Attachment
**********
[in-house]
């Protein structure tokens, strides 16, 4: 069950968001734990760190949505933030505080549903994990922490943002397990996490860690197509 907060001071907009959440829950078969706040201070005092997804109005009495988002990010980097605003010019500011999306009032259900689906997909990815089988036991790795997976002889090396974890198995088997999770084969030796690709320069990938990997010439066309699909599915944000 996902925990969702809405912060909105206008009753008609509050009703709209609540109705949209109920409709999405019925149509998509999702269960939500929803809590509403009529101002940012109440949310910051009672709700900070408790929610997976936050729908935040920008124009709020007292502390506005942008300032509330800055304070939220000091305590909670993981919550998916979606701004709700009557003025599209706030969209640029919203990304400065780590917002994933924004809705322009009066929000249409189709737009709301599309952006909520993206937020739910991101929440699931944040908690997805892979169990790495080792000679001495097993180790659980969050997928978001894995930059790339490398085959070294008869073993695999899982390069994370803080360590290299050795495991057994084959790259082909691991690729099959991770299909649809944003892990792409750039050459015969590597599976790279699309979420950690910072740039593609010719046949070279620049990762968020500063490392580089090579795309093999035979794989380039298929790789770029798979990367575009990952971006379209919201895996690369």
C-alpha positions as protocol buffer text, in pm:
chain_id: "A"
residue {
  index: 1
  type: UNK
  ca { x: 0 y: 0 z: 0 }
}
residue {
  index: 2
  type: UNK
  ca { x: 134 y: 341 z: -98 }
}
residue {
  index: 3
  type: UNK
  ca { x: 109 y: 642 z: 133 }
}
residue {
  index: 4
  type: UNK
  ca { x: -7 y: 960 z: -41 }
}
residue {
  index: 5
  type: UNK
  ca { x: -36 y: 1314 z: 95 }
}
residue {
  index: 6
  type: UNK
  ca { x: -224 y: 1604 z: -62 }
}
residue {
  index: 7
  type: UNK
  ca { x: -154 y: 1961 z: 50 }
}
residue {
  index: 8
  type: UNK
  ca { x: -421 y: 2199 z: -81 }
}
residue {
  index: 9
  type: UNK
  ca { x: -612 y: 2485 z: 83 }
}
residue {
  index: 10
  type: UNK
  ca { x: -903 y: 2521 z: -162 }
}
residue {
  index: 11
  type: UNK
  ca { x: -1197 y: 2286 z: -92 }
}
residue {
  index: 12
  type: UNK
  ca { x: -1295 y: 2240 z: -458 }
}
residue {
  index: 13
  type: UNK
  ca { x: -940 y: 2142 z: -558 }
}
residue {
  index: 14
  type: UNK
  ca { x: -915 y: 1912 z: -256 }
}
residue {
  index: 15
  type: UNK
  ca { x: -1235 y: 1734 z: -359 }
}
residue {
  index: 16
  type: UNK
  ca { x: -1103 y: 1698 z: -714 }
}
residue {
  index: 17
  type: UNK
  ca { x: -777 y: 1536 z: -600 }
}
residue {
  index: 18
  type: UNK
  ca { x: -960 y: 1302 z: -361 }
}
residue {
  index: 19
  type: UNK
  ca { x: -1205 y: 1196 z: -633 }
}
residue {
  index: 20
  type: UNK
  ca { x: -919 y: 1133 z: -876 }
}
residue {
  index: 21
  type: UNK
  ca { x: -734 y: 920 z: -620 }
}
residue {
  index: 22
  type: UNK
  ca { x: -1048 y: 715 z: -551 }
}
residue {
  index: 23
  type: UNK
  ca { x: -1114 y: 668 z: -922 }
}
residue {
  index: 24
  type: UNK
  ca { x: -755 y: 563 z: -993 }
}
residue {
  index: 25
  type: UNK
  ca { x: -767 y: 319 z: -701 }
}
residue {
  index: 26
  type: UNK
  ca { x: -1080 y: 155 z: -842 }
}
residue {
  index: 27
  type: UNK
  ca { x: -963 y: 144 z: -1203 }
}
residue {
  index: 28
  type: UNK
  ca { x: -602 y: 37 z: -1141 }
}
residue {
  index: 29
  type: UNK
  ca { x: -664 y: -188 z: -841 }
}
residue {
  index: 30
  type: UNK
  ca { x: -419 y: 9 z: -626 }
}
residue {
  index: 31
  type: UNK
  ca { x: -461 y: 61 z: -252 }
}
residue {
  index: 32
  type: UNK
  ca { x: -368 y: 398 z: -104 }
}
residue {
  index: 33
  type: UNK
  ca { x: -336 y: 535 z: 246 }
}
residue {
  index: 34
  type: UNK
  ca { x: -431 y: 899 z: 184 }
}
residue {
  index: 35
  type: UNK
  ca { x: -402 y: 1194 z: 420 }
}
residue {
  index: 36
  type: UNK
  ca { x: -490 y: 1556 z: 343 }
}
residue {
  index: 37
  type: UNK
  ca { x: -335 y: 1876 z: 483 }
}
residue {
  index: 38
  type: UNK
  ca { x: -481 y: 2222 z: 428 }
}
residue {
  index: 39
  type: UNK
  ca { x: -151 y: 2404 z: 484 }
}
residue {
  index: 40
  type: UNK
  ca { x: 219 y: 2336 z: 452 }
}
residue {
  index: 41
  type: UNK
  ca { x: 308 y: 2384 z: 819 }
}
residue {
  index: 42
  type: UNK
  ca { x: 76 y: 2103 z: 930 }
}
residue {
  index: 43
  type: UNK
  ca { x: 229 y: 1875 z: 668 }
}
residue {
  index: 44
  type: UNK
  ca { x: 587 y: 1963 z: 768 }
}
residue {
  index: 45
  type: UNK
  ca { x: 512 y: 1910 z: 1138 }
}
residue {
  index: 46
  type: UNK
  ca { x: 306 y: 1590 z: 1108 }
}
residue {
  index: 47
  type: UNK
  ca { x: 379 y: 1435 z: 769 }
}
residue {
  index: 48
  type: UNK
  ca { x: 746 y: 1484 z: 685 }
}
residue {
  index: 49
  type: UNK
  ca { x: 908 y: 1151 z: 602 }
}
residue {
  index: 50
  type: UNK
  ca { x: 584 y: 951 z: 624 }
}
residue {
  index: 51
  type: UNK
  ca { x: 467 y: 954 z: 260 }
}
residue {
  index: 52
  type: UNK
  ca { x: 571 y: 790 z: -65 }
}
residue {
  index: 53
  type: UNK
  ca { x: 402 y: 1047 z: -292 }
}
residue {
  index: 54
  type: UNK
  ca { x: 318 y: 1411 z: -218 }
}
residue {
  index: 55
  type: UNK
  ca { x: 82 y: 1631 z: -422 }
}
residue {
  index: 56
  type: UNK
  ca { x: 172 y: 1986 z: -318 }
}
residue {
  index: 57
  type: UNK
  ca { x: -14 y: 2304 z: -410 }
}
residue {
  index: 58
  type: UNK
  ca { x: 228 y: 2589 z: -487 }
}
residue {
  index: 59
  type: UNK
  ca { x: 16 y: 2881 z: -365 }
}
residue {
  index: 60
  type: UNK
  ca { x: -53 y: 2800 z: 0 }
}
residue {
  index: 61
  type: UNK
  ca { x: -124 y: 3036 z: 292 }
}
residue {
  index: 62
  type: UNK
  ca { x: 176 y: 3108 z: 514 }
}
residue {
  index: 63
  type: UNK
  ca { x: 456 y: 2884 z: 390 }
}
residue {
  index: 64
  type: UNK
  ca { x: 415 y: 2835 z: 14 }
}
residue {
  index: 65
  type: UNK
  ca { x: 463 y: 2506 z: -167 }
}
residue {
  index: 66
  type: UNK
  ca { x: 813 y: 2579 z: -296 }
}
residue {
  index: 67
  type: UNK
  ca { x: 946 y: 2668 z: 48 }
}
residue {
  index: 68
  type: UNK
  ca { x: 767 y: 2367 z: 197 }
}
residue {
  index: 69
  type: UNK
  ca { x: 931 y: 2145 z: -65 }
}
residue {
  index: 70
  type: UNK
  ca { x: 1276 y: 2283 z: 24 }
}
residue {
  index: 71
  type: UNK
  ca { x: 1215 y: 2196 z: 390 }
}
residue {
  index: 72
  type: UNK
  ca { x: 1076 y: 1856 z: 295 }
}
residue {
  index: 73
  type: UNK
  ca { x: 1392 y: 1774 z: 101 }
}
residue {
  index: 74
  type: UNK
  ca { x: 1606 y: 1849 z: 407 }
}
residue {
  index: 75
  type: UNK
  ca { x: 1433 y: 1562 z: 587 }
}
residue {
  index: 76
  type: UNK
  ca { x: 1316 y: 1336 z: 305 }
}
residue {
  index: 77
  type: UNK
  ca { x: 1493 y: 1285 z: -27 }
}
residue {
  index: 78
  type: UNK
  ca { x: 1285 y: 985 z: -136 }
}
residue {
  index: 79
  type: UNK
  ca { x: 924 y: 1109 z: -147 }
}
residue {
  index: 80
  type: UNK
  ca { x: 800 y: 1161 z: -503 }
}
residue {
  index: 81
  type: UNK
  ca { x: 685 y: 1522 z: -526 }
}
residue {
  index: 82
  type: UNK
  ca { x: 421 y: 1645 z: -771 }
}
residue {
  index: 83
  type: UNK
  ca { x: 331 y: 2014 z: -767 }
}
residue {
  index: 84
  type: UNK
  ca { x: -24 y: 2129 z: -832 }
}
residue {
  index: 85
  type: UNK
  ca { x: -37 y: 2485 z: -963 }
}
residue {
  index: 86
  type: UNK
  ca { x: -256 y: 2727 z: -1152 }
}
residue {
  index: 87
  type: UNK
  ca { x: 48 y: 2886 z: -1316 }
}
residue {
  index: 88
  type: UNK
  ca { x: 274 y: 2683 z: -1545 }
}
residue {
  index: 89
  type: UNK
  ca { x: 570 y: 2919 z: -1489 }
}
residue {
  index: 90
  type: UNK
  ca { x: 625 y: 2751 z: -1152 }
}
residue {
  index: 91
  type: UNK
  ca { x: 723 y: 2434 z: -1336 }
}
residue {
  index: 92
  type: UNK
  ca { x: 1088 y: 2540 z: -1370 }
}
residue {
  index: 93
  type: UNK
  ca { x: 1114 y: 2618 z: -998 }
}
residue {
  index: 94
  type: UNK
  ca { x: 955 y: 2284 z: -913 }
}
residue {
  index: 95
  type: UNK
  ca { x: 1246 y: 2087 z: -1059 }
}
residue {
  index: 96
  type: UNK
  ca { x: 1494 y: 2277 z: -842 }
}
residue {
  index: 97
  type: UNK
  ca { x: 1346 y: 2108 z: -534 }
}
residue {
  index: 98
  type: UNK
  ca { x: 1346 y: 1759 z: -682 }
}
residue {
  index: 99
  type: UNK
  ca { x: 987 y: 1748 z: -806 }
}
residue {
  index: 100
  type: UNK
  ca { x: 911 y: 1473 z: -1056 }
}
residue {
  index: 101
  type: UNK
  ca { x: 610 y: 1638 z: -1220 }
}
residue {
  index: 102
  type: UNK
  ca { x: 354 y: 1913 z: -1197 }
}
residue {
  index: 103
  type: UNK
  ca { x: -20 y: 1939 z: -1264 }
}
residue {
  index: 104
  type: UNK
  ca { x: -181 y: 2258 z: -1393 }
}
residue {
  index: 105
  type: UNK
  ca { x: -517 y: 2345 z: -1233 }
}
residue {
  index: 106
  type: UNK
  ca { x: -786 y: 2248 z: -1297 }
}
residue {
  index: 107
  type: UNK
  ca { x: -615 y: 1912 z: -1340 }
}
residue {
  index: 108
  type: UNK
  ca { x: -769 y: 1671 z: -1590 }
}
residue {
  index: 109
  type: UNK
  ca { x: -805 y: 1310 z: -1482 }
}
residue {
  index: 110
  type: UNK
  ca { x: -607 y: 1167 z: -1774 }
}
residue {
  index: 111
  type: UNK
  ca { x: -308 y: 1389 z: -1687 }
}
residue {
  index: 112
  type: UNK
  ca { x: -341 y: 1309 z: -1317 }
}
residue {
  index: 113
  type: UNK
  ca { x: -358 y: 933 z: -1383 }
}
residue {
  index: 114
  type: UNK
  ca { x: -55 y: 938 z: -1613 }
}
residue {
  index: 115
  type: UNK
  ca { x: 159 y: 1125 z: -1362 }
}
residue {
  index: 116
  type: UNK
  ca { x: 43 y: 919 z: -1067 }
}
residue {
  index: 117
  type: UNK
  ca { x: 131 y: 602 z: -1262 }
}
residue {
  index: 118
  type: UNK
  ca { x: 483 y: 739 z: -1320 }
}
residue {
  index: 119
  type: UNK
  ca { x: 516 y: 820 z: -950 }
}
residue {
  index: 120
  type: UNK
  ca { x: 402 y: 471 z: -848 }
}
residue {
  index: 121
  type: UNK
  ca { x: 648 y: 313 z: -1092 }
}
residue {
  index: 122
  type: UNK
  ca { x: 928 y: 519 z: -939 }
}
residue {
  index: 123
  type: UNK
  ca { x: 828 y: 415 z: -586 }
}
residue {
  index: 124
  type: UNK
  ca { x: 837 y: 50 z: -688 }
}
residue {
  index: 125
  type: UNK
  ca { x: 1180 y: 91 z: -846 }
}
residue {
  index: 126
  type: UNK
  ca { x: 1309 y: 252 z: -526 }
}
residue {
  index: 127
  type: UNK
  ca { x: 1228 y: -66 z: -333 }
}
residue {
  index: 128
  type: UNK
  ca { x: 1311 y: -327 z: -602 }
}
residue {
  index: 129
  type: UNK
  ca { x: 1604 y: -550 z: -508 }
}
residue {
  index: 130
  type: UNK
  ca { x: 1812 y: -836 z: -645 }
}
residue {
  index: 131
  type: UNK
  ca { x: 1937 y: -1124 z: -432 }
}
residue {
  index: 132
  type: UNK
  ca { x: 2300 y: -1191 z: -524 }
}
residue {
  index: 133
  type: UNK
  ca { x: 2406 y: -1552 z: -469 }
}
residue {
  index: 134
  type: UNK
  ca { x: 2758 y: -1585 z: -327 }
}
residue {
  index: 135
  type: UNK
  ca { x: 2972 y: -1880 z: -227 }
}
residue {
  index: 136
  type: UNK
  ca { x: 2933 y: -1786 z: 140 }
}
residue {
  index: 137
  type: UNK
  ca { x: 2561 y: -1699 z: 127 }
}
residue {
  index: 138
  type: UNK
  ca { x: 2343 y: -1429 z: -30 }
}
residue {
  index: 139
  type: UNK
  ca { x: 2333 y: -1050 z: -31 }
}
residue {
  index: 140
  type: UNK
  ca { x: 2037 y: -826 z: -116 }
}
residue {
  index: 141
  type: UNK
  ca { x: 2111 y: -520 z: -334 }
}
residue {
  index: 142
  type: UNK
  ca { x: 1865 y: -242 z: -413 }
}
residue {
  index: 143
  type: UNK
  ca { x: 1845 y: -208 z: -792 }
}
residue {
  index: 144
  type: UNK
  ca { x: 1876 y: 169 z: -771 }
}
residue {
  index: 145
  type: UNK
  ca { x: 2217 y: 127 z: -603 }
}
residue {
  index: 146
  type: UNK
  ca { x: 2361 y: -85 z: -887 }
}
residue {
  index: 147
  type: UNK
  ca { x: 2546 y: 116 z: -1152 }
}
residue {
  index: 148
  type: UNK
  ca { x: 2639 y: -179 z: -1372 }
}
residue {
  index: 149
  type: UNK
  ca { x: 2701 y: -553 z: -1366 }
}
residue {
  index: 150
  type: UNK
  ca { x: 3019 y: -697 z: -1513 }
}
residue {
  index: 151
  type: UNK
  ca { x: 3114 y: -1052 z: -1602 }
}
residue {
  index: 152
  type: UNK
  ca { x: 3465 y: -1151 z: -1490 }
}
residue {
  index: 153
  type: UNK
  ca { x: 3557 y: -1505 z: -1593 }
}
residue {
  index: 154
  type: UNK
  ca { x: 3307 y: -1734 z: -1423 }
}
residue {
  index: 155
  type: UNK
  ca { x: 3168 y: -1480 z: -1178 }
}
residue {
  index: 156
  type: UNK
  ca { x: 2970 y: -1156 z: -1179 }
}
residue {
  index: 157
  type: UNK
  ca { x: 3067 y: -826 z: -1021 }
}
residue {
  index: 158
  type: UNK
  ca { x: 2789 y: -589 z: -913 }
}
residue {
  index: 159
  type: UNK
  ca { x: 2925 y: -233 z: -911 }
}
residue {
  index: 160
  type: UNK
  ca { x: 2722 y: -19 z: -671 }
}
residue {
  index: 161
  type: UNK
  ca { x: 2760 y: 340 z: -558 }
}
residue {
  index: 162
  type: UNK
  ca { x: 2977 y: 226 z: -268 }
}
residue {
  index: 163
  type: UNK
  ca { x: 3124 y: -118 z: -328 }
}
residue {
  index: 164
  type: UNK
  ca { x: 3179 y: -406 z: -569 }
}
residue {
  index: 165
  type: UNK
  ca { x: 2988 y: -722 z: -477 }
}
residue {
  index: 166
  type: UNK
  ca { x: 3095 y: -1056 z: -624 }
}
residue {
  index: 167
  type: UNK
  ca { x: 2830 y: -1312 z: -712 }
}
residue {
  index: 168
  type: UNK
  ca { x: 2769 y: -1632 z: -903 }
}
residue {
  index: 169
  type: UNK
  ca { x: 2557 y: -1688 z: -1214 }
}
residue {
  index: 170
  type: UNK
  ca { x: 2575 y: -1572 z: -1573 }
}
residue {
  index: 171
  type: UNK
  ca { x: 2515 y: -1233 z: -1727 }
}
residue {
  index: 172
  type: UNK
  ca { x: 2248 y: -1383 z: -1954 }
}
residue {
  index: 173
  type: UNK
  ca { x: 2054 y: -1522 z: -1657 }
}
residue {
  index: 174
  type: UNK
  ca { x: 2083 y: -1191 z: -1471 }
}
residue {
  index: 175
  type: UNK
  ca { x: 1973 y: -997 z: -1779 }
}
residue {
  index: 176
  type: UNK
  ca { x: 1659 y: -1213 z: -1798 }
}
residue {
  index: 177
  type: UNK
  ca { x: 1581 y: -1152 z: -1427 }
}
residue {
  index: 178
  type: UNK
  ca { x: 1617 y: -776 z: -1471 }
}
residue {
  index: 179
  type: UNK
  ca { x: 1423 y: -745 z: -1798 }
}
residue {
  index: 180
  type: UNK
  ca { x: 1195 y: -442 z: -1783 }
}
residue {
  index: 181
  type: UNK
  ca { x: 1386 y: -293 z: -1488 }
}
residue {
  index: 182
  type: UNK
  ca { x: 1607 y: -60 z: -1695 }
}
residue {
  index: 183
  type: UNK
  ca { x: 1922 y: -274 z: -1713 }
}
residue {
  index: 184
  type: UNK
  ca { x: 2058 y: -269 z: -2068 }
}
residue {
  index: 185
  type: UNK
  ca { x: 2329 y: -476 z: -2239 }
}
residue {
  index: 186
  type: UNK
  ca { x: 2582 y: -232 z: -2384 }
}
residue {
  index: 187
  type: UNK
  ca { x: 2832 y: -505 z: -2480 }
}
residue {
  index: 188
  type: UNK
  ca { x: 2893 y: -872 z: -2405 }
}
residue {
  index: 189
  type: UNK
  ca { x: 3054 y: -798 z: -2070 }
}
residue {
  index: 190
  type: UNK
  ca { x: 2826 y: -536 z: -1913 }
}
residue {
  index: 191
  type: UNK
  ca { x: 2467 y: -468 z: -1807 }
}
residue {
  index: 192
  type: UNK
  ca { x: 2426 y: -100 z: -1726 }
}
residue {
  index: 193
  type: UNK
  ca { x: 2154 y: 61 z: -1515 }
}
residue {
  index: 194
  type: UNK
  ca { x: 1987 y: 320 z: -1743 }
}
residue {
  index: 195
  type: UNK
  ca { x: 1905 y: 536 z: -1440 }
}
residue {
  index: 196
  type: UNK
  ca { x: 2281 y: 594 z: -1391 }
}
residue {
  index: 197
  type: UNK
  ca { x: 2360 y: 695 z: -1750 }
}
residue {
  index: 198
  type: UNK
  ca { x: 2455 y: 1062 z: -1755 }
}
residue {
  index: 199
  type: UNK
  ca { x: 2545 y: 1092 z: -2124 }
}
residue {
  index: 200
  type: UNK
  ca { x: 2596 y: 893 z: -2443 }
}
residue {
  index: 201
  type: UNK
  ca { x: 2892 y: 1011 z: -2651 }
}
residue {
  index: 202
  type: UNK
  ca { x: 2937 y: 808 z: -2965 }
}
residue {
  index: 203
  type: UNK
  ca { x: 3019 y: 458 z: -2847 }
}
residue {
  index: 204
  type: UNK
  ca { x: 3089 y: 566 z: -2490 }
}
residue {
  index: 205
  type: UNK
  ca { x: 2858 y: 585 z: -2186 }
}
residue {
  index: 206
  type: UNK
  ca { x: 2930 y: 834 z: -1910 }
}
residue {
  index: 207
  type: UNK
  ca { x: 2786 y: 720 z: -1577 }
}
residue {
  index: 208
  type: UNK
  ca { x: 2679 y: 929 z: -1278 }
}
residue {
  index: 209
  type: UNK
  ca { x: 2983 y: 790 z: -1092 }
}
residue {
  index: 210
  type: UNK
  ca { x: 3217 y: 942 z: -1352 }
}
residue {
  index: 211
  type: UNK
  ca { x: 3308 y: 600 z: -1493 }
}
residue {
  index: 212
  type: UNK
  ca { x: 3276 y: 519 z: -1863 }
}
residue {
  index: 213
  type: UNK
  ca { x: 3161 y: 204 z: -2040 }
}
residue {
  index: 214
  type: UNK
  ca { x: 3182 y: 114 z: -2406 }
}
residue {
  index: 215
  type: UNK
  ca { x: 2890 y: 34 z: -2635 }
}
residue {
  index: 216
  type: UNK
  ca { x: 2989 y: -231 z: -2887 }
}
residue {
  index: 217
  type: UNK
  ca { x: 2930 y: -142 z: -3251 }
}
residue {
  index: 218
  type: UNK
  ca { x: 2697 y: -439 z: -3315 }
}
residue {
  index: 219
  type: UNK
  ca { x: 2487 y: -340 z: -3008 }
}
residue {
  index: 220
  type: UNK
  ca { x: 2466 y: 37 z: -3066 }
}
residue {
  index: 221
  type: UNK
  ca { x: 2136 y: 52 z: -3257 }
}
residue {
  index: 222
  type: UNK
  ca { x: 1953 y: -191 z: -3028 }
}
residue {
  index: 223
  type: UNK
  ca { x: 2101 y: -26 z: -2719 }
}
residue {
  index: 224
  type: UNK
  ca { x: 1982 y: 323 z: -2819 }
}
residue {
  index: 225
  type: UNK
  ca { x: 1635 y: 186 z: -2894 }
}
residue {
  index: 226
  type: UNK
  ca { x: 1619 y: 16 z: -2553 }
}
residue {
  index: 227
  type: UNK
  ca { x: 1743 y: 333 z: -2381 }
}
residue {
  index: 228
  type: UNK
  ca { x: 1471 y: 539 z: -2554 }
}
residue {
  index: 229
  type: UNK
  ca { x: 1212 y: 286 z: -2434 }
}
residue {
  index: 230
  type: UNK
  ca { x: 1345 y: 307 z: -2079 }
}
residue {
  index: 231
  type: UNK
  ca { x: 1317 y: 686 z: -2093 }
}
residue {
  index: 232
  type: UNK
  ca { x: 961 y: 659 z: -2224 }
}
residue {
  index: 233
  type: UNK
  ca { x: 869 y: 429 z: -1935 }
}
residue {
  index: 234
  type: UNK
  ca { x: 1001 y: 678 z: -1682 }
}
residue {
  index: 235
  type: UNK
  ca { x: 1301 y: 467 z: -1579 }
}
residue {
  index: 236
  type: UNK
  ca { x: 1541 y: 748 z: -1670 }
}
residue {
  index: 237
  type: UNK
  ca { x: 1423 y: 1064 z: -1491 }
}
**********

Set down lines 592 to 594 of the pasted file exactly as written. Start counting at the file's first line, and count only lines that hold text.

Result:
  type: UNK
  ca { x: 483 y: 739 z: -1320 }
}